Summer Solstice morning
I have not slept. I have spent the night tending the fire, gazing into the dancing flames and the embers that glow red amid the grey ash that coats them. It may be summer but the night has been chilly and my body aches with it, and with the enforced stillness. I’d like to feed the fire now, coax it into new life, but the purpose of the night was to keep the fire barely alive till the first sunlight breaks over the tree-clad horizon. I have fed the fire one stick at a time, keeping the balance between it remaining alight and the spark being extinguished for lack of fuel. On a normal day I would have banked the fire with slabs of turf hacked from the grass-clad slopes below my cave but this is part of my ritual, this meticulous slow tending to the spirit of the hearth.
Inside my cave, my cooking fire has burned low too, but I know I can rekindle that quickly and easily. My stomach growls and I think of hot tea and cakes made from the last of the autumn’s chestnuts, cooked on a flat stone in the margins of the hearth.
This is not about fire; this is not about light. And yet both are fundamental to this morning. If morning ever comes, that is, for the sky is midnight blue, speckled with stars and frayed with wisps of clouds that blur their twinkling.
But I can hear birds beginning to stir, to emit the first notes of their songs to greet the daylight with, and when I look again I can see that the stars are going out, one by one. The midnight blue has become greyish, and as I gaze into the blackness below the ledge where my cave opens out into a half moon of soft sand, I can see that the forest beyond is no longer a sea of darkness. I can see that there are trees as diffuse light strikes the leaves and branches, and very far off the line of night is vanishing as the first rays of sun pierce the sky. It will not be long, but my legs are cramping and I struggle to my feet, stamping and waving my arms to restore the blood flow to my body.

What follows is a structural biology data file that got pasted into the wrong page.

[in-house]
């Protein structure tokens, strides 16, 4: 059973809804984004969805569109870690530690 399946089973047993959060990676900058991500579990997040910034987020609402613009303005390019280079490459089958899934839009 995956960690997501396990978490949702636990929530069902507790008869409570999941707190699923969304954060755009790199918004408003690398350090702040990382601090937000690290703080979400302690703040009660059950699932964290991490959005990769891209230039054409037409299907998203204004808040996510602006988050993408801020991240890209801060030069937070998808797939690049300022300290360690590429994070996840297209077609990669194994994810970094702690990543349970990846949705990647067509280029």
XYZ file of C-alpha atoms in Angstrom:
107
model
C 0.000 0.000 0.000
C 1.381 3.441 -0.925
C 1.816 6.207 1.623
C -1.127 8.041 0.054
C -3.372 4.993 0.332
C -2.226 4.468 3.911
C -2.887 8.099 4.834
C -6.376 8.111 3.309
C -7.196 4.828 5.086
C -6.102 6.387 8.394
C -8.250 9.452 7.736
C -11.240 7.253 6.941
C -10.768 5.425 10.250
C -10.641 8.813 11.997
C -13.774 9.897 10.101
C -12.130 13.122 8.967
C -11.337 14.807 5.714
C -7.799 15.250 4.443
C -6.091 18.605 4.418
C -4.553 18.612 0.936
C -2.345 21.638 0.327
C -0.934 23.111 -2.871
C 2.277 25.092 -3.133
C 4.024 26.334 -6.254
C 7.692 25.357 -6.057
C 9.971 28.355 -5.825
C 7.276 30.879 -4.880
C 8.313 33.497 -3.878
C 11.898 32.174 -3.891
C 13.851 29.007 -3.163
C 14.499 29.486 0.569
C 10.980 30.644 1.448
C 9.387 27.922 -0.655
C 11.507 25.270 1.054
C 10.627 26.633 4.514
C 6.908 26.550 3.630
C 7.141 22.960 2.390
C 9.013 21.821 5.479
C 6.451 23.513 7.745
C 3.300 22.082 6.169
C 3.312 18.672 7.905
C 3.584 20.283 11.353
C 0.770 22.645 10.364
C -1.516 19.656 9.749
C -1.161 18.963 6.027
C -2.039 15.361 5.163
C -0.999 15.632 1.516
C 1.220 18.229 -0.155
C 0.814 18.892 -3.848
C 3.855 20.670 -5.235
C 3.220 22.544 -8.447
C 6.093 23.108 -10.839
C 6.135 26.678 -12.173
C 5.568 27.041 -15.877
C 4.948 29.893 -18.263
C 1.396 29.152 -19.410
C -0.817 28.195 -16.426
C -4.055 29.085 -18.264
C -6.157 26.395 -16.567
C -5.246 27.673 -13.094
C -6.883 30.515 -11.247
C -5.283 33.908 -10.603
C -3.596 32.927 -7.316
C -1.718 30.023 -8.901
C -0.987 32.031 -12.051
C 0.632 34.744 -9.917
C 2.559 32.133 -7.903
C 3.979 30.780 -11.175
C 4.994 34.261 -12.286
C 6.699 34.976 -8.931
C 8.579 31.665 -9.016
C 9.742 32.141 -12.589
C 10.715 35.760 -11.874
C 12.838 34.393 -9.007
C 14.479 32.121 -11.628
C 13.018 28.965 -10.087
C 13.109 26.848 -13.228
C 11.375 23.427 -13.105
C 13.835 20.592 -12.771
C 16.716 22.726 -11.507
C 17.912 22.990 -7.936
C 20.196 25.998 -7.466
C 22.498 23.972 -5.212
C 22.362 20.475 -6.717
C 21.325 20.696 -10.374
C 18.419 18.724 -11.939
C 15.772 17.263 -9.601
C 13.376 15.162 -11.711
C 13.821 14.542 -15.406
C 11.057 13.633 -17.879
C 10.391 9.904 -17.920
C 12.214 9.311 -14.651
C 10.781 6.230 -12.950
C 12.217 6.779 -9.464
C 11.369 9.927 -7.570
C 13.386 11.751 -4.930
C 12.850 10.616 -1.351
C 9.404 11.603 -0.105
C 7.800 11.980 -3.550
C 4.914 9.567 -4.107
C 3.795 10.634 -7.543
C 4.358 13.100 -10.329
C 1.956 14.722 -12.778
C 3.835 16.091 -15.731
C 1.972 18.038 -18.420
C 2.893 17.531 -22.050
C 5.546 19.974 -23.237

Like red eyes, the embers glow more brightly as the morning brings a stiff breeze that scatters the ashes and whips the last of the dying fire into one final bloom of flames. I stand very still, hearing the soft crackle, and I wait. The golden burst of sun-rays is sudden; it always takes me by surprise how swift it comes, this morning. As the light touches the forest and then reaches my little dwelling, I take my flask and I hold it up to the rising sun. Mead, from last year or the year before, sweet and strong. I drink deeply, gulping and letting it pour into me. Half for me, then I upend the flask so that the rest floods the fire. There is a hiss and a smell of honey, and the fire is out.
This day is the longest day and will need no ritual fire. The furnace of the sun is at its peak now and we shall need no more reminders of its power until the harvest comes.
I turn, wobbling slightly as the mead has gone to my head, and go inside to brew tea and brown sweet cakes before going about my day’s work, while outside the mountain I live on is warmed by the midsummer sun and the creatures I share the land with start their day.